Module 2: Daily Huddles - Facilitator Notes
Slide 1: Management Practices for Sustainability Module 2: Daily Huddles
This is the second module in the series on frontline management systems to promote sustained safety standard work in ambulatory surgery centers.
Slide 2: A Frontline Management System To Promote Safety Standard Work
As discussed in the first module, the frontline management system to promote sustained, controlled standard work that ensures patient safety relies on several interlocking parts.
At the center of the system is daily work, including huddles, where problems are identified, anticipated, or otherwise reported on, and visual-management boards that support ongoing performance tracking and help keep tabs on ongoing improvement work.
The system also contains standard work by managers to identify whether frontline standard work is taking place and to monitor problems over time. There are also dedicated methods for problem escalation and problem solving so that staff have the core skills to address issues that can compromise safety.
Finally, the system involves integration, the alignment of staff at all levels around safety goals, and the performance of standard work across organizational levels that supports safety, with these three parts being mutually reinforcing.
This module will focus on the practice of daily safety huddles, which, as you can see, is a core, central element of this system.
Slide 3: What Is a Daily Huddle and Why Is It Important?
On this slide, we lay out the “what” and “why” for the practice of daily safety huddles. As you talk about daily huddles initially with your staff, you should outline these points with them.
A daily huddle is basically a short, standup meeting, usually once a day at the beginning of the day; it focuses on a specific team, such as an operating room team, or the pre/postoperative team. The huddle should last no more than 10 minutes and ideally, no more than 5 minutes.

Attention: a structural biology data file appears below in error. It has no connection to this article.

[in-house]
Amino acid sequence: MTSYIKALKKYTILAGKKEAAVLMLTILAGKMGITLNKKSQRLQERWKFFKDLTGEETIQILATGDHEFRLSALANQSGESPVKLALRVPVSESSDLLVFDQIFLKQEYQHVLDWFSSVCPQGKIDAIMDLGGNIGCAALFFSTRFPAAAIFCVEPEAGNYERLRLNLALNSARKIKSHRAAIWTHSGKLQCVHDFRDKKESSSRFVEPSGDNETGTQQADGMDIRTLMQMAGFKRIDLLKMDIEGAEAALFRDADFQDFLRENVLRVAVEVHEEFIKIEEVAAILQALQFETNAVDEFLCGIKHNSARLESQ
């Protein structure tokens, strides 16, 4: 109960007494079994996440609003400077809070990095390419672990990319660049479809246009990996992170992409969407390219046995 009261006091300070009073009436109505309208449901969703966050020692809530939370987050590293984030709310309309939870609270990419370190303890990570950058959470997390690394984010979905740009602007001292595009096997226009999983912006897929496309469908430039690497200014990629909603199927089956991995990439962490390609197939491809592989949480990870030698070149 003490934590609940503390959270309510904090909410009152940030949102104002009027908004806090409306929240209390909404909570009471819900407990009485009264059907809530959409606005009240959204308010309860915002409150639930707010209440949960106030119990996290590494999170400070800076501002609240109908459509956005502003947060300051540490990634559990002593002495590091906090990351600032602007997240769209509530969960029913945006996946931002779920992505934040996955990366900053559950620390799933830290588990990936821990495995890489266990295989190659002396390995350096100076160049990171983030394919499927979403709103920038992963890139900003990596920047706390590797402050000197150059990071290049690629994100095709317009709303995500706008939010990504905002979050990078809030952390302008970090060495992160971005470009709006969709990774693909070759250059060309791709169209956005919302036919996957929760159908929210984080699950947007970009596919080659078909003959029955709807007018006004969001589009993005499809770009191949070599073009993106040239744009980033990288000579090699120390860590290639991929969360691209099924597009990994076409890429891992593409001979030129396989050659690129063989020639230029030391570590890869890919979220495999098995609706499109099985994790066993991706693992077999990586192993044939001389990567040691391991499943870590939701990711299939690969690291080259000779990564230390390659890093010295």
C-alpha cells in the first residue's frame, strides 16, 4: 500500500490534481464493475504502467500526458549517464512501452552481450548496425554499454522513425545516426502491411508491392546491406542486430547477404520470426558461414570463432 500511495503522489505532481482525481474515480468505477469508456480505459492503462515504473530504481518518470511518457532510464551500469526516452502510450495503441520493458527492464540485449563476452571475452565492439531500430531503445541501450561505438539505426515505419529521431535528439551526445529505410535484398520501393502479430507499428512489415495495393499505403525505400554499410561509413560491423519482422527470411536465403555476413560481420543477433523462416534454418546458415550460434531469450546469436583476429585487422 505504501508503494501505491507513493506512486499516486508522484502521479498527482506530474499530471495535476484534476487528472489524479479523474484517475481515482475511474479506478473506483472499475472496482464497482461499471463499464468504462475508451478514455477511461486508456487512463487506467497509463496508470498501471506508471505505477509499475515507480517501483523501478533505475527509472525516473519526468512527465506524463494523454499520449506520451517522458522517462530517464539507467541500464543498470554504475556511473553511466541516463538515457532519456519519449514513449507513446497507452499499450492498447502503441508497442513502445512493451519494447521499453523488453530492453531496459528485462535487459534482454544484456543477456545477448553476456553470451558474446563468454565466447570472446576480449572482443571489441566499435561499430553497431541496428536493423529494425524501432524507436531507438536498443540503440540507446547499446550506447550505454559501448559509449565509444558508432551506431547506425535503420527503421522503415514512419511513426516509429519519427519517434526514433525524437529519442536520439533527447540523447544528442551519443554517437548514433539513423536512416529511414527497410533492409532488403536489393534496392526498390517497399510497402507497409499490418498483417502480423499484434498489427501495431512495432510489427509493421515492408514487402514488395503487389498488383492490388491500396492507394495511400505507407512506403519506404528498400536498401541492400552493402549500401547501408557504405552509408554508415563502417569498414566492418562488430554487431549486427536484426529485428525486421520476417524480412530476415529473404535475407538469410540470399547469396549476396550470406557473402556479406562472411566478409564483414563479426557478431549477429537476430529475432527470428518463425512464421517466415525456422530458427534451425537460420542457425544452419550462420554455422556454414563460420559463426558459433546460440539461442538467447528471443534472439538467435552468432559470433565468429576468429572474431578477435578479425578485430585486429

Huddles give you an opportunity to recognize problems from yesterday’s work, anticipate problems for today’s work, and check on the status of ongoing improvement work, as well as the status of key performance measures.
Slide 4: Who Is the Huddle For?
Huddles provide an excellent opportunity to “clear the deck” of any issues.
Different centers structure their huddles in different ways. Some will include separate huddles for each department; from the operating room or OR to sterilization to the business office. Others will try to have a consolidated version of the huddle, incorporating clinical staff, such as the OR, and the pre/post-operative staff together.
How you structure your huddles will depend on how your staff are scheduled and the size of your center. For example, if OR and pre- and postoperative staffs cannot be available at the same time in the same place, either because they are not all onsite at the same time or because many will be treating patients during the best time for a combined huddle, you may consider splitting into smaller department-focused huddles.
You should consider a number of different staff roles to include in the huddle. Your nurses are a good start, along with technicians and frontline managers. Some centers have even been able to get physicians, such as anesthesiologists, to attend huddles.
Slide 5: A Simple Huddle Agenda
Once you get the hang of it, the huddle should last no longer than 5 minutes. You should stick to the same agenda each day, and after a few rounds, the agenda should be well understood by staff.